The service was first introduced to America in the early '90s at the J Sisters salon in New York City, owned by Brazilian Janea Padilha and her six sisters. She was inspired to offer Brazilian waxing in America because she had already spent years performing it on others in her native Brazil.

The service took off, the dot-com boom followed not long thereafter, and the word spread like wildfire. Before long, everyone was booking appointments at the salon for the newfangled approach to hair removal — and it eventually grew so popular that other salons around the country started to offer it, too.

How does a bikini wax differ?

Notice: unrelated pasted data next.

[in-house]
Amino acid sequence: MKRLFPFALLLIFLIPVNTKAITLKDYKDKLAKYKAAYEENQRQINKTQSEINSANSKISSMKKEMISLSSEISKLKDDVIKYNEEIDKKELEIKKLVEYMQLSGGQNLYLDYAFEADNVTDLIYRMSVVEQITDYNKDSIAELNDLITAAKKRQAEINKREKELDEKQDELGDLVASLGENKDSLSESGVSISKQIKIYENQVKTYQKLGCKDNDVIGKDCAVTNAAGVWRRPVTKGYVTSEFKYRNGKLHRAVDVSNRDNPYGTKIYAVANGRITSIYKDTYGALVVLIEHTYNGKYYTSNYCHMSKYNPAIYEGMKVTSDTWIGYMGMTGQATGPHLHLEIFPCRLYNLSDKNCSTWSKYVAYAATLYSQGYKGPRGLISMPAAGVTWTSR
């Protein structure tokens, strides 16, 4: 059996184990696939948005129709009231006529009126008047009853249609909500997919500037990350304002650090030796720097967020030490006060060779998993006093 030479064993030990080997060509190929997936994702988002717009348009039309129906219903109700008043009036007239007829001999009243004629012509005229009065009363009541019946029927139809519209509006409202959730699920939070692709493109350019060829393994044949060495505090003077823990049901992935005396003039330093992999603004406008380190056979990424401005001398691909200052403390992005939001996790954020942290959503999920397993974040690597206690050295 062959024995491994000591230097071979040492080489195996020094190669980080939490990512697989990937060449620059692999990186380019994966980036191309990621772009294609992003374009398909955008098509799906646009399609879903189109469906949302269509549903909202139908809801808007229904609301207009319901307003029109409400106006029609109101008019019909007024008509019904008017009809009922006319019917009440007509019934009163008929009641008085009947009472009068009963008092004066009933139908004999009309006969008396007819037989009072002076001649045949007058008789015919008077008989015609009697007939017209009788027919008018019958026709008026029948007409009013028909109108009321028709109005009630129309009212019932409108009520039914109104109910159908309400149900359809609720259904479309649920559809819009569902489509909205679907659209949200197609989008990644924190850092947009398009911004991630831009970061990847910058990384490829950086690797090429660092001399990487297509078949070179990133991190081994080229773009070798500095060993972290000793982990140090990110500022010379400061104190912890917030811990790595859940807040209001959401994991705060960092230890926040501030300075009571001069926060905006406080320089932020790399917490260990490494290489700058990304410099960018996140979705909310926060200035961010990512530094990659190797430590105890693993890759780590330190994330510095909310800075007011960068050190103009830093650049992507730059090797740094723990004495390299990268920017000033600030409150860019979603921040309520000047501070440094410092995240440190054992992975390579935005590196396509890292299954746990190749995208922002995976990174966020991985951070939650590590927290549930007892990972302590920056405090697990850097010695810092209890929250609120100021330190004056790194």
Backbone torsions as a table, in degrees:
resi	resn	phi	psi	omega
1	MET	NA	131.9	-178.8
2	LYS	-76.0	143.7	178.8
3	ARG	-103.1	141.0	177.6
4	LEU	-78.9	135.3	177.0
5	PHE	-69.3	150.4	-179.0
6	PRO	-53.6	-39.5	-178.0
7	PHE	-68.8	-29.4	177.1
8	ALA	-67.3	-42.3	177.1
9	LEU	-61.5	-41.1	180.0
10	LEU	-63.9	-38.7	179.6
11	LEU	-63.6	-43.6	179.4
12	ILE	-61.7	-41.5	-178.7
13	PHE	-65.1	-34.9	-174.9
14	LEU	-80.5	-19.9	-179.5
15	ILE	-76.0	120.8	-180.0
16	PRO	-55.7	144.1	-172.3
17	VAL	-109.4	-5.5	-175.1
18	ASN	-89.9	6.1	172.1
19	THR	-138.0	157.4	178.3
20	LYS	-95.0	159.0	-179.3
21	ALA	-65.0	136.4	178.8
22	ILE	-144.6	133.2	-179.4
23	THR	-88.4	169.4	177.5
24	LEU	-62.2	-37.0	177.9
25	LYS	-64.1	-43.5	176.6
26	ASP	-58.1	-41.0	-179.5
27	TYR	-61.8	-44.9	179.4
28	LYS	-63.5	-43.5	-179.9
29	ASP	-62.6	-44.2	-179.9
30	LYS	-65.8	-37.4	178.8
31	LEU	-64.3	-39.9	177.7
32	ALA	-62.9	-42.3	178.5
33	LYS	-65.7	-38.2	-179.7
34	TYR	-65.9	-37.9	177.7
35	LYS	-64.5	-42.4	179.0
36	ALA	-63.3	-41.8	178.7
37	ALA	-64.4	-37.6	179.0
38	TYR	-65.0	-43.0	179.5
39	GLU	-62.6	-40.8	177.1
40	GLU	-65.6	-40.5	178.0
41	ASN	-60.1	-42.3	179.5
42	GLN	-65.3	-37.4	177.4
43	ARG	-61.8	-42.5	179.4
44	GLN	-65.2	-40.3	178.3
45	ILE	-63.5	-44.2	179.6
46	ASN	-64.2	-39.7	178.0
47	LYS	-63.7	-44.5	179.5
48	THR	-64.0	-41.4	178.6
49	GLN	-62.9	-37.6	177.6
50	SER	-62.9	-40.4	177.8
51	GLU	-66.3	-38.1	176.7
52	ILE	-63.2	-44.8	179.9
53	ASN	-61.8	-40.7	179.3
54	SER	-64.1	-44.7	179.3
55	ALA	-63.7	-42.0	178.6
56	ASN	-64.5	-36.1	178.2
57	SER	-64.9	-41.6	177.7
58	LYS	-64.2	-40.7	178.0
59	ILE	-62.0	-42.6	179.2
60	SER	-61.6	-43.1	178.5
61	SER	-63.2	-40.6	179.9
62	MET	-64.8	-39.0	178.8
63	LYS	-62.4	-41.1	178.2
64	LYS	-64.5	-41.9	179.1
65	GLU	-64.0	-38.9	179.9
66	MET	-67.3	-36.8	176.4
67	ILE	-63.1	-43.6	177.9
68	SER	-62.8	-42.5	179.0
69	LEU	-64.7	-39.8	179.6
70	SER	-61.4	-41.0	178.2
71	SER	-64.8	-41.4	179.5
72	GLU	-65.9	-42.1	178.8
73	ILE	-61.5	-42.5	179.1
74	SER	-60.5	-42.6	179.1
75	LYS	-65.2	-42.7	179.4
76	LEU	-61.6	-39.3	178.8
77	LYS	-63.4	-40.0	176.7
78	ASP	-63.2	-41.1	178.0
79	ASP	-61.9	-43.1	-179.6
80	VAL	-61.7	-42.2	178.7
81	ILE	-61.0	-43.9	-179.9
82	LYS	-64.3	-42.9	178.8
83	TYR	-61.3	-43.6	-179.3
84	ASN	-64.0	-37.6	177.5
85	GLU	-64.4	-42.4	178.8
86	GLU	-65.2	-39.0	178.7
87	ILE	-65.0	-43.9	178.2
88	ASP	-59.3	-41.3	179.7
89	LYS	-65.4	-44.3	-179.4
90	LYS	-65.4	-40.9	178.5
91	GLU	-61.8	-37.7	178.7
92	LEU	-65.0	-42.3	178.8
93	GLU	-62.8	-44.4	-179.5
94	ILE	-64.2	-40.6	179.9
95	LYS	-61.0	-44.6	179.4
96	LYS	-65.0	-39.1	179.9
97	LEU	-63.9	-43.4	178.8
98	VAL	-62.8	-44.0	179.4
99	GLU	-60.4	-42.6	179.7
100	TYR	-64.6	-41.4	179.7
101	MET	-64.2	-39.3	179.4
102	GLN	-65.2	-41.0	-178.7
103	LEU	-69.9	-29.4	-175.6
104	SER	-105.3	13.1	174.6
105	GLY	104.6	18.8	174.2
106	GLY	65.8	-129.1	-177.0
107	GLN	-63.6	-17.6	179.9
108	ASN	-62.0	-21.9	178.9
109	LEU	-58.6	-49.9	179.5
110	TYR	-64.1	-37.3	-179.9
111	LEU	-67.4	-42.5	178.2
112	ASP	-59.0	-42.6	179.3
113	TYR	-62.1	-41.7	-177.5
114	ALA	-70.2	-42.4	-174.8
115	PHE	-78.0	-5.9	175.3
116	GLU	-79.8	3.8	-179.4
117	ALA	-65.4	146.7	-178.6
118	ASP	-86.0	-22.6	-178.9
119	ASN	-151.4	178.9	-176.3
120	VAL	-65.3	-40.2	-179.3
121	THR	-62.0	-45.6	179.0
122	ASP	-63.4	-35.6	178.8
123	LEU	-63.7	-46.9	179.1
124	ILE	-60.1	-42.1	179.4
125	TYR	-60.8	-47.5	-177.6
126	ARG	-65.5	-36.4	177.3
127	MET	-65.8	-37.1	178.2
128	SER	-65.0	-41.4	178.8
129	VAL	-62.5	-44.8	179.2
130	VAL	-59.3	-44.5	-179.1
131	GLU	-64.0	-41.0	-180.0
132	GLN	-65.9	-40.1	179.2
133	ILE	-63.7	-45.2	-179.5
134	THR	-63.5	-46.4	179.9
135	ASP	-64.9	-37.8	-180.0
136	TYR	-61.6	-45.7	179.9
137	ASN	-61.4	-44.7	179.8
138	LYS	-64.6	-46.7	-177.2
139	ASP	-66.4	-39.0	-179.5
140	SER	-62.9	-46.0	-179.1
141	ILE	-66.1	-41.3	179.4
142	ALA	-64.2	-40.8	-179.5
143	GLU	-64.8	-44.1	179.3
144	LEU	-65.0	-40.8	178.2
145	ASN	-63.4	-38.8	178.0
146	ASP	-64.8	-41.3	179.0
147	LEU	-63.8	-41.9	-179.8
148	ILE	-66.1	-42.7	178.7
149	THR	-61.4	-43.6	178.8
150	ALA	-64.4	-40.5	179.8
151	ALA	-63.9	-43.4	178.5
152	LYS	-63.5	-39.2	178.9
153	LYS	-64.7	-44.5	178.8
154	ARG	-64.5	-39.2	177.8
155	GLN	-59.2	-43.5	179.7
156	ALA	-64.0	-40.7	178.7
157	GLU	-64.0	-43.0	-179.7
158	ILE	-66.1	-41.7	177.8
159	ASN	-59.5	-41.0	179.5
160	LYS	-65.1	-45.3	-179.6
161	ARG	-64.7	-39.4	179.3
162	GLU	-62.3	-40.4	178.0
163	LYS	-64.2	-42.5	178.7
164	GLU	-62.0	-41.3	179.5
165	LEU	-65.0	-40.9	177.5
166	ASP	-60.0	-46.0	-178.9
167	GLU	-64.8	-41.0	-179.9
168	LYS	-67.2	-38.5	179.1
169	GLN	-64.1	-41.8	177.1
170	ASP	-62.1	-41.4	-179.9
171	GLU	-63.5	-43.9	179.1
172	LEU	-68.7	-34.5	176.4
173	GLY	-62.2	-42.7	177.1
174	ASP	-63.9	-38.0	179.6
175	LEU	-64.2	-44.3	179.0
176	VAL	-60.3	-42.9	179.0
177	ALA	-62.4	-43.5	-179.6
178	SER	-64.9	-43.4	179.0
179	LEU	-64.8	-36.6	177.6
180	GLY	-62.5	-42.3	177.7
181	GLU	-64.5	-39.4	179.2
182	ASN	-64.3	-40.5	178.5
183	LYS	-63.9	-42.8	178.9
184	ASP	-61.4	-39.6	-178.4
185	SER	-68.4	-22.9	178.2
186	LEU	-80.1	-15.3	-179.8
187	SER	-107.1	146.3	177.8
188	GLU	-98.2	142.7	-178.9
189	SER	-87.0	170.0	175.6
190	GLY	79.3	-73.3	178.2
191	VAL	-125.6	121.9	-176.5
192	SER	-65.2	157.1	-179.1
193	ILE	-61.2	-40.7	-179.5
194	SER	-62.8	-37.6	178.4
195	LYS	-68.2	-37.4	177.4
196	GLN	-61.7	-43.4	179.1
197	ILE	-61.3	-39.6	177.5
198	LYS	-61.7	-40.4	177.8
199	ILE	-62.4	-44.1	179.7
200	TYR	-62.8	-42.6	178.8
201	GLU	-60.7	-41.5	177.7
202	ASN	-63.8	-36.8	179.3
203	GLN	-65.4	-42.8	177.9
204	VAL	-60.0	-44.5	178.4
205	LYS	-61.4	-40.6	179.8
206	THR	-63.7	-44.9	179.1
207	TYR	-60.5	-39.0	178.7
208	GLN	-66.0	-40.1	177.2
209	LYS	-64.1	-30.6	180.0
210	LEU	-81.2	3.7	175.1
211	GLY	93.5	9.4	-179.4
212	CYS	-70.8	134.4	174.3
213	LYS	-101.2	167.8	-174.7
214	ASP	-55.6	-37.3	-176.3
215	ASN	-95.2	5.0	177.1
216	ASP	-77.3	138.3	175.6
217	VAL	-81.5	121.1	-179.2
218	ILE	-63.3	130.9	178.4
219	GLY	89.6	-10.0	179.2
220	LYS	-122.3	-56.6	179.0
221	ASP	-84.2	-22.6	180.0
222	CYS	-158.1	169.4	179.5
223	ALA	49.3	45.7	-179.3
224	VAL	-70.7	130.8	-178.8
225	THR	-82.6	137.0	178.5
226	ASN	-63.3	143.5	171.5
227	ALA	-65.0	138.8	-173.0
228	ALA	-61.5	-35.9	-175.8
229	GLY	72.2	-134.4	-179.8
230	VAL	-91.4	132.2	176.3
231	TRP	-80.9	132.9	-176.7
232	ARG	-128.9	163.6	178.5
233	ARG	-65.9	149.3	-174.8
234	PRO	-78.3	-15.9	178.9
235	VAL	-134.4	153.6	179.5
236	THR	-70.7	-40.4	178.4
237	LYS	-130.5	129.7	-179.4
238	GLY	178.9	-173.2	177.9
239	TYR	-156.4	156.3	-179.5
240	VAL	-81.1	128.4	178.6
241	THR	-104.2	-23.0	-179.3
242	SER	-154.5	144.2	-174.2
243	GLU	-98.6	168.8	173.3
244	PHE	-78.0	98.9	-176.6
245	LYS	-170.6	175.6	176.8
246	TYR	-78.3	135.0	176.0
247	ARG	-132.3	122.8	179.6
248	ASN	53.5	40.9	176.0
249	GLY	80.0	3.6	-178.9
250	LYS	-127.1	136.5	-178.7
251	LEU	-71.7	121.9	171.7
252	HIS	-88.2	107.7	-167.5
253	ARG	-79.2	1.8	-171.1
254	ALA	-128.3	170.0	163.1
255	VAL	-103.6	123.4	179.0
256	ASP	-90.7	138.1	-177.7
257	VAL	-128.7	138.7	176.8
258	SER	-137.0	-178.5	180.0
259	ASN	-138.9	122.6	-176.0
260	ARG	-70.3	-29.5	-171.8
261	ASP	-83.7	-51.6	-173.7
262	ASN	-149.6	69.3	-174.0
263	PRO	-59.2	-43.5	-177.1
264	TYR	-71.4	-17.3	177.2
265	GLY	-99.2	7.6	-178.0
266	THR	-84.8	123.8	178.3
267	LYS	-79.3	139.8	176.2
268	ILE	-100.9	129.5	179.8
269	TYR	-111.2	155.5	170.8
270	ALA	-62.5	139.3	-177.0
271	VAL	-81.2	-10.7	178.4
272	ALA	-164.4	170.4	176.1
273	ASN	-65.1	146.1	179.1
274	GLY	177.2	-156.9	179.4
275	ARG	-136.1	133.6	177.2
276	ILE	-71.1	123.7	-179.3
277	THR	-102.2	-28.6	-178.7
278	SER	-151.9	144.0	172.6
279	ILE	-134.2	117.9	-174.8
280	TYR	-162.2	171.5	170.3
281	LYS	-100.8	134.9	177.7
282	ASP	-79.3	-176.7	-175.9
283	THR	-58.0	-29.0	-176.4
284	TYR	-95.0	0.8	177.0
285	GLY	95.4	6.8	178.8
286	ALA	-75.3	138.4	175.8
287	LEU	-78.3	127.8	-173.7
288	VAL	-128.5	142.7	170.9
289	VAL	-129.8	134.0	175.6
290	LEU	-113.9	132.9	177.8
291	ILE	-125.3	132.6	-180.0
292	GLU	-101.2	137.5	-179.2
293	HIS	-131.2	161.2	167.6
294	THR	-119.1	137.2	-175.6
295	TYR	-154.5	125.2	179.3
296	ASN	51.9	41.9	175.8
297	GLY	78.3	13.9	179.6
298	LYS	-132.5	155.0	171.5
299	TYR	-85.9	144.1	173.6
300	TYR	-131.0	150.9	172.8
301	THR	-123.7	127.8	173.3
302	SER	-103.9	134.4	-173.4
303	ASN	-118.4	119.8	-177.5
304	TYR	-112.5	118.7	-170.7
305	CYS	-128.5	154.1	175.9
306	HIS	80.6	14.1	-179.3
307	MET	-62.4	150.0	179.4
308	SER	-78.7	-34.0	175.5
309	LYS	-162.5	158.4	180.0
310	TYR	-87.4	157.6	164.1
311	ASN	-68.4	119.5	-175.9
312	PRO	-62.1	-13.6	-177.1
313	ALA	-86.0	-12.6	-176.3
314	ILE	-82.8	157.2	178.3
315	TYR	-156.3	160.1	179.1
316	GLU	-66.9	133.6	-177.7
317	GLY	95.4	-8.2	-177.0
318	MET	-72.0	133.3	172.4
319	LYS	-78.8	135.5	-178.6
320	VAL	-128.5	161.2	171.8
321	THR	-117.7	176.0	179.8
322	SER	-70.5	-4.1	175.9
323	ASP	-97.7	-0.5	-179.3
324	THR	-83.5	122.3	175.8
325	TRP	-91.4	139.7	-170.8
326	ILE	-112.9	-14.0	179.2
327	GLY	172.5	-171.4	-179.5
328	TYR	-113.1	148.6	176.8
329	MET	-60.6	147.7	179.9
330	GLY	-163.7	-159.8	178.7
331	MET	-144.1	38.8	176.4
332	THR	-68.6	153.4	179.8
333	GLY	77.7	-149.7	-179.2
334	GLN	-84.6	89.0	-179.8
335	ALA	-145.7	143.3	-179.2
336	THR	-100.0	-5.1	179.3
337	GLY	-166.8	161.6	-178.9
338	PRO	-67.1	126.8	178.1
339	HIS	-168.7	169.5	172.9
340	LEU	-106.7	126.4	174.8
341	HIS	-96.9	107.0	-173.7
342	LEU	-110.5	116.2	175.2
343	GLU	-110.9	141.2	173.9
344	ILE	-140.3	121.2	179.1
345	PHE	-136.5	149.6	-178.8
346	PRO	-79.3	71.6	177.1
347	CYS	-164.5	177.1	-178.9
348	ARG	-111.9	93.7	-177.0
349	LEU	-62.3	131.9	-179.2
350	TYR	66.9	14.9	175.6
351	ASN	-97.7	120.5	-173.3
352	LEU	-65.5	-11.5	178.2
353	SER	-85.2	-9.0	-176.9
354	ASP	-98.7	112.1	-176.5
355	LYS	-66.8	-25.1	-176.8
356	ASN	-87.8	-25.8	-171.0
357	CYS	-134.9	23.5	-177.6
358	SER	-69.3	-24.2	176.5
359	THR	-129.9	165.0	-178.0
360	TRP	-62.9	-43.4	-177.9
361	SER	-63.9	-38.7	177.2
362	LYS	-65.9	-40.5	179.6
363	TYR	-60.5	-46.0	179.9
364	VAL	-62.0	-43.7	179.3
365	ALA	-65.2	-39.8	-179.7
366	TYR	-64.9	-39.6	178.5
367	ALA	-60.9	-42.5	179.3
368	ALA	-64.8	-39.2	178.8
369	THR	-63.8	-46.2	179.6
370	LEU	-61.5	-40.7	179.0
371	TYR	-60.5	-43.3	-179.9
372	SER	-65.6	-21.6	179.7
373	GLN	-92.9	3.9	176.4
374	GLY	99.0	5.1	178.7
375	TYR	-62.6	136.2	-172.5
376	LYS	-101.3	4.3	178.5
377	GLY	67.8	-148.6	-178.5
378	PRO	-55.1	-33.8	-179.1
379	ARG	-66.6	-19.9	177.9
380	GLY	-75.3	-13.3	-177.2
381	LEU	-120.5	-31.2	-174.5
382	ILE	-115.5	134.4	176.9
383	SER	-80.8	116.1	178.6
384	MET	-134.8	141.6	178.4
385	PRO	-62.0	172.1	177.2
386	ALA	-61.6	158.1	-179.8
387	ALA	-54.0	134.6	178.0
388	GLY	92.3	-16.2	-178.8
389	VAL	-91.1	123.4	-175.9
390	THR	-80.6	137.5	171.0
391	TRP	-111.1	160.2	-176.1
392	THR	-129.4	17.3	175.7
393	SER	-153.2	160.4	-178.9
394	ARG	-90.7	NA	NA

The two terms are sometimes used interchangeably, but Brazilian and bikini waxes are dramatically different from one another. While the former leaves your nether regions completely bare, a bikini wax consists of removing hair strictly along the bikini line. Yep, bid farewell to those little bits of hair that sometimes peek out when you pull on your swimsuit or your underwear.


All the other hair normally pulled away from your skin during a Brazilian wax — looking at you, vulva and pubic bone — stays put. While there's really just one type of Brazilian wax, there are a couple of different ways to perform bikini hair removal.

One is to simply tackle the hair along the bikini line. A variation known as the "bikini full" is something of a compromise, offering the best of both worlds. Your practitioner will remove the hair along your bikini line along with the hair on your labia and pubic bone but won't touch the hair near your anus. Since there's more hair removal involved, you'll pay extra for this service.